The descriptions provided here are strikingly similar to the descriptions of Arcadia provided in the book, "Florida: A Guide to the Southernmost State".

The descriptions of Arcadia in the Florida guide are as follows:

“Arcadia, 73.6 m. (56 alt., 4,082 pop.) an oasis in a vast Florida prairie is built around the three-story red brick courthouse that occupies a landscaped square in the center of the city. For miles on every side stretch treeless flatlands used for grazing cattle."

“Cow camps are numerous in the vicinity and give the town a frontier atmosphere; cattlemen in ten-gallon hats walk the streets…”

While Hemingway worked on writing "The Strange Country" in 1946-47 and 1950-51, the story itself takes place in the late 1930s, during the Spanish Civil War.

"Florida: A Guide to The Southernmost State" was published in 1939, which would make it a suitable reference for a story that took place in the late 1930s, especially for a writer attempting to recreate Florida as it existed a decade prior to him writing the story.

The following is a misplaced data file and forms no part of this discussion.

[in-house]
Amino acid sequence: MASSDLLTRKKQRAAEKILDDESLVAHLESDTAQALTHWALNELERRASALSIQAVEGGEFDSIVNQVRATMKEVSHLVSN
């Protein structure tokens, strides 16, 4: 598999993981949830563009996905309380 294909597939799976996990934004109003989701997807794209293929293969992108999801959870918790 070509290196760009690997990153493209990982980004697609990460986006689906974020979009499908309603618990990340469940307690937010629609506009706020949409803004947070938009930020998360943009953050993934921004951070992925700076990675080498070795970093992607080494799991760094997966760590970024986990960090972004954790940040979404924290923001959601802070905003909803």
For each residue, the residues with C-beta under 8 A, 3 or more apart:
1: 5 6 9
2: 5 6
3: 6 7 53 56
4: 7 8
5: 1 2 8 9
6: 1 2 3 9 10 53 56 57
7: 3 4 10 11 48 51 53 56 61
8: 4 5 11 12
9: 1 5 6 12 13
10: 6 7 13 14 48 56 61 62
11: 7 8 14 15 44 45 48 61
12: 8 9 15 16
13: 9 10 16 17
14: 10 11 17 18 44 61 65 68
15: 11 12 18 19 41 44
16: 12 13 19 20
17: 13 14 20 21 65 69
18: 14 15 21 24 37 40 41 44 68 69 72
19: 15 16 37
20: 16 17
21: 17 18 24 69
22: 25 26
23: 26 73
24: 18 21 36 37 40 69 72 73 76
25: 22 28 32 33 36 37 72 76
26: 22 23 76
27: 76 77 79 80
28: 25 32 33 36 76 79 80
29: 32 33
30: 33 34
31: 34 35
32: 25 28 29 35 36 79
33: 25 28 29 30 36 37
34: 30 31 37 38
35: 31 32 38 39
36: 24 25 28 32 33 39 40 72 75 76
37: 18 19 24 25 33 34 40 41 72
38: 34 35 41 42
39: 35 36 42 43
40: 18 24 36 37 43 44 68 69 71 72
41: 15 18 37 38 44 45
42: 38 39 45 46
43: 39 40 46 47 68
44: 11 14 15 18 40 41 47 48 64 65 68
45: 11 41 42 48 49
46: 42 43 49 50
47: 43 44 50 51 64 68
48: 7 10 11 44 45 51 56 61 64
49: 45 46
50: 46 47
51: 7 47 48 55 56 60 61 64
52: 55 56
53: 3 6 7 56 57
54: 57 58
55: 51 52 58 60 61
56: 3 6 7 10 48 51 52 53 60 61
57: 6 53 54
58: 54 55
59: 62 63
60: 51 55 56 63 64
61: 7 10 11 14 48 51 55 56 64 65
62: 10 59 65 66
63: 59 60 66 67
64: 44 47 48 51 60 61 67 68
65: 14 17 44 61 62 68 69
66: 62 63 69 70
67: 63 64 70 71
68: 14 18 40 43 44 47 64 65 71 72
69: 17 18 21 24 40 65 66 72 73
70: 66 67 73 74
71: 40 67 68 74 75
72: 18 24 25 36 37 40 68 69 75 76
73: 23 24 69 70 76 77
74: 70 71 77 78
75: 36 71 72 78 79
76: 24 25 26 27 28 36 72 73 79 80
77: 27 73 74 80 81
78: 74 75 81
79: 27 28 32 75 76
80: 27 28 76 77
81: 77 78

Because of these pieces of evidence, we have reason to suspect that Hemingway was not only referring to Arcadia but that he was actively using "Florida: A Guide to The Sunshine State" to map out his story.

A small detail of interest is that the waitress in the story receives autographs from the two main characters and if this part of the story is in any way drawn from Hemingway's real-life experiences, it is possible that Hemingway's autograph may be in the notebook of an unknown resident of Arcadia or Fort Meade.

Any further information about either Arcadia or the Florida Guide in relation to Hemingway would be greatly appreciated if anybody knows anything related to Hemingway and his time in Florida, please contact us at hemingwayinflorida@yahoo.com